Ableton certified trainer Dawn Philip begins the workshop with a discourse on what constitutes electronic music. He insists that electronic devices such as synthesizers and samplers are simply instruments just like any other acoustic instrument one might be familiar with. The umbrella term ‘dance music’ does not do justice to the creative scope of electronic music. On this note, he explains the concept of recording real-world sounds and digitally repurposing them in a musical context. The thought process behind such creative nuance in sampled music comes from the mindset of an electronic artist who sought to explore sound in unconventional ways. This kind of thinking allows for new and interesting timbres for the familiar musical sounds that we were accustomed to listening. In this intersection between the acoustic and the electronic worlds of music exists the subtle art of sampling.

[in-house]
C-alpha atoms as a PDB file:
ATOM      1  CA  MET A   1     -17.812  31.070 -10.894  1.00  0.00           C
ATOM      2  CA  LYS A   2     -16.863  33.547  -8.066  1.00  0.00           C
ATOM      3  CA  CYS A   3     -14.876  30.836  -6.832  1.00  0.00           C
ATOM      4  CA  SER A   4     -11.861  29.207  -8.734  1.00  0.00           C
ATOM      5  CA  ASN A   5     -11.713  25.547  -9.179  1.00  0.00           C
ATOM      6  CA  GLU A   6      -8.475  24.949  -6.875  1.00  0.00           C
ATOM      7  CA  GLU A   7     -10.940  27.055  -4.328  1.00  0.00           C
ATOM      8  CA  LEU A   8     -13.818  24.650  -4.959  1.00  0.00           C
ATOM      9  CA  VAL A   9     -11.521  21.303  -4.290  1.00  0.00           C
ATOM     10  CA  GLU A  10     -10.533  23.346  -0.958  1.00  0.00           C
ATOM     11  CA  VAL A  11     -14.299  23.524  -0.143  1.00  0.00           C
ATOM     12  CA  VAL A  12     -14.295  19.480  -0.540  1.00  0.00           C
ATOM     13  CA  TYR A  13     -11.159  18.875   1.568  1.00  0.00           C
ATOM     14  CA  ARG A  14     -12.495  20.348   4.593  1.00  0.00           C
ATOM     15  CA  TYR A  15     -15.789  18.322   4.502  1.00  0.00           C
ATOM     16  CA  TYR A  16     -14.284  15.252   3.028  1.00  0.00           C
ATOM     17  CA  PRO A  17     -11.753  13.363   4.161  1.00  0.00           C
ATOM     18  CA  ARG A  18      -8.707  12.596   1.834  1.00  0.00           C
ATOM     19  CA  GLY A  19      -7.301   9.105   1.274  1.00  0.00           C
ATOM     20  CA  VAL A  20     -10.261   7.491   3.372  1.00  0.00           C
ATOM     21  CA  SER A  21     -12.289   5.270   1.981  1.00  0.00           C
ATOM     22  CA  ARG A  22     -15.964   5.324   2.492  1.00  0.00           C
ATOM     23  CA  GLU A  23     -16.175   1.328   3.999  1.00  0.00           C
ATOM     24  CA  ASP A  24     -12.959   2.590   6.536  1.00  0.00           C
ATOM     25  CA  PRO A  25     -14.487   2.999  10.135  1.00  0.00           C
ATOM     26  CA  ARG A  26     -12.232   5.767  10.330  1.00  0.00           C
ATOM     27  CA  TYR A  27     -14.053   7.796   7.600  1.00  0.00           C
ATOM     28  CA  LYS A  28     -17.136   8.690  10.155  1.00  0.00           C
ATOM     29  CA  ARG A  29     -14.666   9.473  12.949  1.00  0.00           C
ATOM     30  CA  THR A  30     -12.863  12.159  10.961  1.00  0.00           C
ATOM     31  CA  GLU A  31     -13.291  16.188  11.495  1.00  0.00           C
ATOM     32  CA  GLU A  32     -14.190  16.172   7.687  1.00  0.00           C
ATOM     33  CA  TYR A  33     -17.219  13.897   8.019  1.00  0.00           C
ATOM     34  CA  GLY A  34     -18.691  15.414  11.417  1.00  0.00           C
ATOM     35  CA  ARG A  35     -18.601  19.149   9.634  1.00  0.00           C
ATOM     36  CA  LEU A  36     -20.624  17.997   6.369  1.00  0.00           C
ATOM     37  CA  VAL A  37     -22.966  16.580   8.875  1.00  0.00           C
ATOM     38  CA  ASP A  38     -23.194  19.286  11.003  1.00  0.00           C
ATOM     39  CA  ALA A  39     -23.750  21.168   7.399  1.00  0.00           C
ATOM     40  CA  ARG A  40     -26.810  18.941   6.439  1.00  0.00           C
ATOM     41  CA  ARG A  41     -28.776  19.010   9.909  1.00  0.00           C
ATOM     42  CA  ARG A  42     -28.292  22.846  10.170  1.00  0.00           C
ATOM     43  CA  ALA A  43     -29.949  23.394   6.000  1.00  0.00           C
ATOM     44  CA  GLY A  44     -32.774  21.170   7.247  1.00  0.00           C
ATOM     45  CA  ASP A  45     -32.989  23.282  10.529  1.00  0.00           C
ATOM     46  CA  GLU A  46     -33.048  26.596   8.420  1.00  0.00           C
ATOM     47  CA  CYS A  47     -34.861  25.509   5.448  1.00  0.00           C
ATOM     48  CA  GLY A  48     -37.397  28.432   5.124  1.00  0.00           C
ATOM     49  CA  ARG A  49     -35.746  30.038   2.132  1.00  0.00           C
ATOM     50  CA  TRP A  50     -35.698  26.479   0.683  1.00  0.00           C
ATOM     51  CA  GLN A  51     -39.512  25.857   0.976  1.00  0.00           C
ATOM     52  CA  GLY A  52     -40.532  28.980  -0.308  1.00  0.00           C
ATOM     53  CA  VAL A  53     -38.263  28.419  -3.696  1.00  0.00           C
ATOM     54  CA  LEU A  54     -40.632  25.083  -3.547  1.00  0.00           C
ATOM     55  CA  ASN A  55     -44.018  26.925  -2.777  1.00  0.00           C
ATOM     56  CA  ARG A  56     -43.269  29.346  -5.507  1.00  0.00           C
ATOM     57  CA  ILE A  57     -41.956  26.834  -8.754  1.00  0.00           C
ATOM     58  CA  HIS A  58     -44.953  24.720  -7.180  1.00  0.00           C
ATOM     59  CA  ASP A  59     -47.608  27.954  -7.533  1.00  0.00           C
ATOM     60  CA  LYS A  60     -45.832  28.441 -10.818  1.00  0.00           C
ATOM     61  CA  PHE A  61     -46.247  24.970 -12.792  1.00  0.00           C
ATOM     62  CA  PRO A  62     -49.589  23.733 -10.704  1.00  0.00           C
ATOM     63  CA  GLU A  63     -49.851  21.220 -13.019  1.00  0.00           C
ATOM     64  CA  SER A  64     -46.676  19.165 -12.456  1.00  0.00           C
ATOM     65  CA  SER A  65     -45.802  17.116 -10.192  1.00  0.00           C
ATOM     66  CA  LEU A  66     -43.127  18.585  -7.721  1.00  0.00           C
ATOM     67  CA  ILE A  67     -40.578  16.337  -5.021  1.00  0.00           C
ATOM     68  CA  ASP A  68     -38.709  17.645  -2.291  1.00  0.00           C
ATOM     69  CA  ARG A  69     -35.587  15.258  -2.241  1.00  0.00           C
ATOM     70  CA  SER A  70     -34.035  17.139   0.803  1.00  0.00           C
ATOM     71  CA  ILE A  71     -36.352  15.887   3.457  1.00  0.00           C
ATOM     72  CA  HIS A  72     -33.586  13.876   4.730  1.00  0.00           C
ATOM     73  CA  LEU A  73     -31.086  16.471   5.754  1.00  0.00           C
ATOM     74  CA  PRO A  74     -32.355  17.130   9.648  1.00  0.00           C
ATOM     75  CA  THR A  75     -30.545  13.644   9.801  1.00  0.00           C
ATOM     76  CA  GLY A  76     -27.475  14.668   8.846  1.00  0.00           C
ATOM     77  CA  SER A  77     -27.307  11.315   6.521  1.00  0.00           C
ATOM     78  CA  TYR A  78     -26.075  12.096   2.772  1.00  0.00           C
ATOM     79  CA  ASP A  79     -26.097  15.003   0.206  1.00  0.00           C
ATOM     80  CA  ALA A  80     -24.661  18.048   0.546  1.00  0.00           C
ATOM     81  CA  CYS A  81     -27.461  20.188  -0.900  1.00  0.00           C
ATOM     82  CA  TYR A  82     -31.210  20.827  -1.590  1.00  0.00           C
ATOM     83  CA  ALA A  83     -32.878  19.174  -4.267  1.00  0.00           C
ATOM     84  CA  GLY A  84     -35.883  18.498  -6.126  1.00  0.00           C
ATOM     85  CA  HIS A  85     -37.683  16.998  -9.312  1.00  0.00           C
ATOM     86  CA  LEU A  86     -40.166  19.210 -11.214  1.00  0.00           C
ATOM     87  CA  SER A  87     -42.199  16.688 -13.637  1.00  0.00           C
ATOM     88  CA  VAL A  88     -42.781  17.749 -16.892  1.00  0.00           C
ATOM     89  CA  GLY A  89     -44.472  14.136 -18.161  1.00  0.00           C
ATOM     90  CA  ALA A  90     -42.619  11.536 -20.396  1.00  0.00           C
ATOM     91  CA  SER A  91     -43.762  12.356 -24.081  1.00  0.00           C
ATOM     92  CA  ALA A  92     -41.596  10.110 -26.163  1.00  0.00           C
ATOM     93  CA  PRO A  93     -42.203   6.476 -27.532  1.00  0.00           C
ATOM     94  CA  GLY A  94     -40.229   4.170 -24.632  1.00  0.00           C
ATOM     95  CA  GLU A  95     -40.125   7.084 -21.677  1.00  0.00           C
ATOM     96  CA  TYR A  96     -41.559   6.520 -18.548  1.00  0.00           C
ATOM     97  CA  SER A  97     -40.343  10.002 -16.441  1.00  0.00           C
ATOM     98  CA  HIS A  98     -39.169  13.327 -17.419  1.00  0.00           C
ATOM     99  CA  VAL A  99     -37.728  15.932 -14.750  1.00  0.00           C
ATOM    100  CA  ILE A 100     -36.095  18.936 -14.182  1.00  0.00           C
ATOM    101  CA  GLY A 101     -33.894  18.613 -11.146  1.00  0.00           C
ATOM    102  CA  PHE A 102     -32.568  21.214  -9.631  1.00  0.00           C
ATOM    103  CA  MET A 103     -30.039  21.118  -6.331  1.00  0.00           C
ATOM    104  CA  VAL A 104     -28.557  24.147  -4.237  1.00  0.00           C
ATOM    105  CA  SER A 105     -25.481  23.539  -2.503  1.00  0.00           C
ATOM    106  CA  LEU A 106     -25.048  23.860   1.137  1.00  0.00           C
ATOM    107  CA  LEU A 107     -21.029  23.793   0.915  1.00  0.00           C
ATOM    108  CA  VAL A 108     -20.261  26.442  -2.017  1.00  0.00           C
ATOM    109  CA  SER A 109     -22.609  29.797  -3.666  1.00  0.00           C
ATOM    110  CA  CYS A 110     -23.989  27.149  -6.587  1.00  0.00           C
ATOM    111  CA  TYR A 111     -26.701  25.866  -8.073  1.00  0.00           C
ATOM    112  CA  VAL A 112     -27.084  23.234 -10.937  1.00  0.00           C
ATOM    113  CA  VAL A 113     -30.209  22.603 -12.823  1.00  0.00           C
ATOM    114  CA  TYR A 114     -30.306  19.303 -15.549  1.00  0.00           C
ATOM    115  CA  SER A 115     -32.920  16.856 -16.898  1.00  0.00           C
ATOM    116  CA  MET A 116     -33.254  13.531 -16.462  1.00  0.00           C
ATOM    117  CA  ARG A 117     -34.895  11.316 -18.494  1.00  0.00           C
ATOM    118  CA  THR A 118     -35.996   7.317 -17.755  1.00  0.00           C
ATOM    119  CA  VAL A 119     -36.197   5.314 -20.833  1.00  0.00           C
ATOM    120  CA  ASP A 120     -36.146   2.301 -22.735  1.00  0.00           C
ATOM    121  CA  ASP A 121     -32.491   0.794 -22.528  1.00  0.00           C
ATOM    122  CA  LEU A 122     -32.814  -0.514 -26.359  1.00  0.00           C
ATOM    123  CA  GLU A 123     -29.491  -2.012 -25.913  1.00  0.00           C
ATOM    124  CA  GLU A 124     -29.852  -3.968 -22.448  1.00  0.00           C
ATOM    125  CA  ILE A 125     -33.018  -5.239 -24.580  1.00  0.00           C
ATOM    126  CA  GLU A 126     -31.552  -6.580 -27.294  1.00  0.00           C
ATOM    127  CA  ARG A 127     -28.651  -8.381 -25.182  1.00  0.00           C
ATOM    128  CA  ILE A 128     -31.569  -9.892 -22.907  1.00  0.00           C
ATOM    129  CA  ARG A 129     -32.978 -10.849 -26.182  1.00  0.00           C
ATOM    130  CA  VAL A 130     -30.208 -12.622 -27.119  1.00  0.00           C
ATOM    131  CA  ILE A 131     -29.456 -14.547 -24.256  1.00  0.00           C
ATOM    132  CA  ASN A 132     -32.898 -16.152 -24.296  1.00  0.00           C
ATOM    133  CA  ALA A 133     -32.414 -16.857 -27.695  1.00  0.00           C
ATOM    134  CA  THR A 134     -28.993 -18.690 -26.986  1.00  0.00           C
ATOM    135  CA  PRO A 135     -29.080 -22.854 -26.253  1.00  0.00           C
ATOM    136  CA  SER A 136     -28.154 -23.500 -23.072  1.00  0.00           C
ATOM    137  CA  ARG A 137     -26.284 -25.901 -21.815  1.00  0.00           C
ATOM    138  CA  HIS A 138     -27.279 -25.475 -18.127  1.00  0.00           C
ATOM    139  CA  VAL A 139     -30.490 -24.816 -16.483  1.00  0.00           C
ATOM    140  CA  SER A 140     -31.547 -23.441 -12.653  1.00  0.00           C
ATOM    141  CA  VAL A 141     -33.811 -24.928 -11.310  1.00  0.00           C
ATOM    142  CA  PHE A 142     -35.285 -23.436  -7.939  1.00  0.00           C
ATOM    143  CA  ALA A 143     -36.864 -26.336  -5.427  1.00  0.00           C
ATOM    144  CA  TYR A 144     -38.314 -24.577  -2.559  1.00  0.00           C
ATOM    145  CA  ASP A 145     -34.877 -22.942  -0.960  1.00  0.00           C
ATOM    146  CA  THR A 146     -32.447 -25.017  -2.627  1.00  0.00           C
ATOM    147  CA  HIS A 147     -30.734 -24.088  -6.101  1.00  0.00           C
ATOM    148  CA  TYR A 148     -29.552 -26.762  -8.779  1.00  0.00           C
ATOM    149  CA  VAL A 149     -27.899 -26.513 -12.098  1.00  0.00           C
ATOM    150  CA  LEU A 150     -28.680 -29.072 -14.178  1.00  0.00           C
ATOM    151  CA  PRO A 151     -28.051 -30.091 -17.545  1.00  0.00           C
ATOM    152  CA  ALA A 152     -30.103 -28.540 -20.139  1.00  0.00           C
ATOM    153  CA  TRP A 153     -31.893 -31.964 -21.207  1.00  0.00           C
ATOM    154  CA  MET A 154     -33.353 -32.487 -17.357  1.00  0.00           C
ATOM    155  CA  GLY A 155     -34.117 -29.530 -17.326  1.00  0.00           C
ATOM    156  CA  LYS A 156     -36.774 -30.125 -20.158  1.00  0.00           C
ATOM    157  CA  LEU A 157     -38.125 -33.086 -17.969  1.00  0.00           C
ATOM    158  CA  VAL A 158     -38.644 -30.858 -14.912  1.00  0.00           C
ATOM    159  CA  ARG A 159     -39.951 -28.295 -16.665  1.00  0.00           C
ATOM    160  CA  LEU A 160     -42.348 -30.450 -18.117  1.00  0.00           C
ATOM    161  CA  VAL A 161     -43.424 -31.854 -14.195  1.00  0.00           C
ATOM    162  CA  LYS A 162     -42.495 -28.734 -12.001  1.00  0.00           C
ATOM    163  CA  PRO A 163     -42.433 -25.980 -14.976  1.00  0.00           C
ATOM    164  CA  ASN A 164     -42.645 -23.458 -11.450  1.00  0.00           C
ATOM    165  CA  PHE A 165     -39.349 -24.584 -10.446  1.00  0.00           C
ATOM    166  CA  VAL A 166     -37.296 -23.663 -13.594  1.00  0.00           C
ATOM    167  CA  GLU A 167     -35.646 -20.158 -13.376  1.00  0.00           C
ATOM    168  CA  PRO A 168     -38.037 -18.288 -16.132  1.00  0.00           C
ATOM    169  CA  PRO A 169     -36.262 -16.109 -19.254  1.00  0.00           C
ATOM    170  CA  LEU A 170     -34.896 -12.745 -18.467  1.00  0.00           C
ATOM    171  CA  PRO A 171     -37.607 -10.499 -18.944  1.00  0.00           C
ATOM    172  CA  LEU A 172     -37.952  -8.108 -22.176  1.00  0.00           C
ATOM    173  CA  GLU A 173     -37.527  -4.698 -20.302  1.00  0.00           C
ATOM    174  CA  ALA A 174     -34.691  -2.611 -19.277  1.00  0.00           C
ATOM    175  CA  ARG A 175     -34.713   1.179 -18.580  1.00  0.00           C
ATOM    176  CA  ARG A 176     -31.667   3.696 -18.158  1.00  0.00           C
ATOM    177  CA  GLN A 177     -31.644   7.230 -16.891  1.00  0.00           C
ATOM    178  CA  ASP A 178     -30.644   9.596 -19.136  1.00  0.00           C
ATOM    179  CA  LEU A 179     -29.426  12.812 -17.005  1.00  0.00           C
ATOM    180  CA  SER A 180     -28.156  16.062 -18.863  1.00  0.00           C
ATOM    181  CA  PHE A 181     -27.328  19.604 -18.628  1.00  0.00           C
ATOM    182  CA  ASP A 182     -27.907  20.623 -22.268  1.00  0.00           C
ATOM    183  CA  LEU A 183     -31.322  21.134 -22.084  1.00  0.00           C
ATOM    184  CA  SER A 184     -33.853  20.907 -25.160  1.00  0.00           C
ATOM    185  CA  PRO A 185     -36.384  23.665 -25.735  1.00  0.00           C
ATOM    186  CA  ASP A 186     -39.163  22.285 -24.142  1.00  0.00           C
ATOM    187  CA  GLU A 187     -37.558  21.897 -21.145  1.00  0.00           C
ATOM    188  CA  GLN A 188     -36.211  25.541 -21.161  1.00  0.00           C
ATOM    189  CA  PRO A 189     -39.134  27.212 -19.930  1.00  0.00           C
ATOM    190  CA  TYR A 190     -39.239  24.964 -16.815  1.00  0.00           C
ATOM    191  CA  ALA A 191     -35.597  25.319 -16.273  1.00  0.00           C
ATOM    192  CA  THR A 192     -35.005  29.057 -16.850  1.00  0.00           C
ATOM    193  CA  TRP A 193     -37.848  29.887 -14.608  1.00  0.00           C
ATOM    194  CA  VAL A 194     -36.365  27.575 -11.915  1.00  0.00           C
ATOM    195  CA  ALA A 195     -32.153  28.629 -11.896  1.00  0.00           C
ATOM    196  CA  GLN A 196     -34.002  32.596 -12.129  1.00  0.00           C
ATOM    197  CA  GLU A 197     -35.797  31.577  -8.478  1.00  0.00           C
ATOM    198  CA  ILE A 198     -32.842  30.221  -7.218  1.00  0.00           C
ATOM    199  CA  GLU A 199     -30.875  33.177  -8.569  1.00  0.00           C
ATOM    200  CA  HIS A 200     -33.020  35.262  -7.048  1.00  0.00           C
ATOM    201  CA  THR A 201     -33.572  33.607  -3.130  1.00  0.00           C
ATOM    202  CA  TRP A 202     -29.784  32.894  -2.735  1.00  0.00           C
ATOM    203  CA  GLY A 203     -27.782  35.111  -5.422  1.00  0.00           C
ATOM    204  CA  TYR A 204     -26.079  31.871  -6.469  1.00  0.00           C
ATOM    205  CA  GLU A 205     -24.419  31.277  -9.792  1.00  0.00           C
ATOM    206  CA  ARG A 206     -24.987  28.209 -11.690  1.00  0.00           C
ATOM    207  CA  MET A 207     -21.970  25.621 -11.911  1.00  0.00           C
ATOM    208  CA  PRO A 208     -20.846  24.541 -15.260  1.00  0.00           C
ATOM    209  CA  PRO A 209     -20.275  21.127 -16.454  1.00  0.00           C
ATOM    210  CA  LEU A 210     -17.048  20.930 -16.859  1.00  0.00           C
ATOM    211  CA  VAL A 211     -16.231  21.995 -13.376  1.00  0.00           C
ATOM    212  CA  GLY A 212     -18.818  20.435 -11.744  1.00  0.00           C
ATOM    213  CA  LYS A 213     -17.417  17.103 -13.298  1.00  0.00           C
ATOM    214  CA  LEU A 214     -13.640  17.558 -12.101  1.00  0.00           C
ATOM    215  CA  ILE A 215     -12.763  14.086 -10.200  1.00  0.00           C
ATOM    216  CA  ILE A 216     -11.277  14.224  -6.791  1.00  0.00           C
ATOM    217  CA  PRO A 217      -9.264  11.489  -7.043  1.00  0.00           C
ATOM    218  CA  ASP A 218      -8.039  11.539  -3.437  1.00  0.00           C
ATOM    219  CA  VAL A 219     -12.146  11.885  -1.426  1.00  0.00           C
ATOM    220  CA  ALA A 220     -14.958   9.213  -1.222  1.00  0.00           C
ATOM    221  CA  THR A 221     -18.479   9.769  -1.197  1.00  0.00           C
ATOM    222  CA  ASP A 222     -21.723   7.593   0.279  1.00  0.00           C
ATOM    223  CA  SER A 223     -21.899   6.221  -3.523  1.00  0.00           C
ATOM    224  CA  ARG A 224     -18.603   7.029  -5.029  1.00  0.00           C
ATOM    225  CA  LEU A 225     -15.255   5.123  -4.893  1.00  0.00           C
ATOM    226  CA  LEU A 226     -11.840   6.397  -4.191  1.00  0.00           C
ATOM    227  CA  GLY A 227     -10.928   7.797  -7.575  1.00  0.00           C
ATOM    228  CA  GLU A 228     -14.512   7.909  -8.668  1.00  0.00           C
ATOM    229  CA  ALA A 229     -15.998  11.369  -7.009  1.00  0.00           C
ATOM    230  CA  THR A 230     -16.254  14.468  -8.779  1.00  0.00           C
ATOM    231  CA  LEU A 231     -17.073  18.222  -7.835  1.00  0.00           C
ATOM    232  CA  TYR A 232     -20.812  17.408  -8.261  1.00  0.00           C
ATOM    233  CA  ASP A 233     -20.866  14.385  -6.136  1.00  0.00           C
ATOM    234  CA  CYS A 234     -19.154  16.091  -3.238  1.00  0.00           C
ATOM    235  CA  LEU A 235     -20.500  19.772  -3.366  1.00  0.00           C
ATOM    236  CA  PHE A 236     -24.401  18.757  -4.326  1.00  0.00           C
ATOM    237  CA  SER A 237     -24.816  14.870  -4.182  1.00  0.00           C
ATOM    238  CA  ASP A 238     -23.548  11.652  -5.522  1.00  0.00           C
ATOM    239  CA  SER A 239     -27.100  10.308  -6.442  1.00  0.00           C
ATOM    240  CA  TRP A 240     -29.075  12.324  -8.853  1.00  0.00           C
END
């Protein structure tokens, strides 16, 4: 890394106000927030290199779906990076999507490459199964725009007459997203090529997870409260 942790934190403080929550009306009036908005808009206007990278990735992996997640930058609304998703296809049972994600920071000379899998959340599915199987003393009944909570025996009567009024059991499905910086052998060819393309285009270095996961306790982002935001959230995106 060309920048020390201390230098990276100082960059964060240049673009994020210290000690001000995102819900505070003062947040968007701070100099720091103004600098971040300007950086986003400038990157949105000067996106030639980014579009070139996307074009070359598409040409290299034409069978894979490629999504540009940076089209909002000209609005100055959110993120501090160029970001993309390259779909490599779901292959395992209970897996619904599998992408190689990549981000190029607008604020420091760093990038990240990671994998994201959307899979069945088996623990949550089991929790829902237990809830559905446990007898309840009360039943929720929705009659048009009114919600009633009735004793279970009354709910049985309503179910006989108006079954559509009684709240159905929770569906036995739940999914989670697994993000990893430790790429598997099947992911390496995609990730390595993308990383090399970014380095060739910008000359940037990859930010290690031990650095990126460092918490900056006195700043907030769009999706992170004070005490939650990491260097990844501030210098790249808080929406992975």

Dawn quickly loads up a session on Ableton Live. He creates an audio track to record samples and another one with the aptly named simpler to transform the samples. He addresses the attendees urging them to go on a scavenger hunt to find interesting source material to design an electronic drum kit.
A few minutes later laid out on the table are a large cardboard box, a Jerry can and a set of keys. After a few rounds of recording, students hitting the various objects, into the DAW, Dawn ask the students to vote on their favorite sounds. Upon finalizing their favorite takes; Dawn begins to design a kick drum sound out of the recorded cardboard box, a Hi-Hat sound from the keys and a snare sound from a combination of white noise and an alternate take on the cardboard box.
The students listen intently as he takes them through the scope of designing unique sounds with the different source material. Combing acoustically captured sounds and treating them electronically is breath of fresh air to an uninspired producer. He explains that the idea of distorting an otherwise ordinary sound into something unique appeals to many a music producer as it allows them to develop a so-called signature sound to their music. Dawn ends the session by emphasizing that this is just the tip of the iceberg when it comes to sampling and encourages the students to begin their exciting exploration of the sounds around them.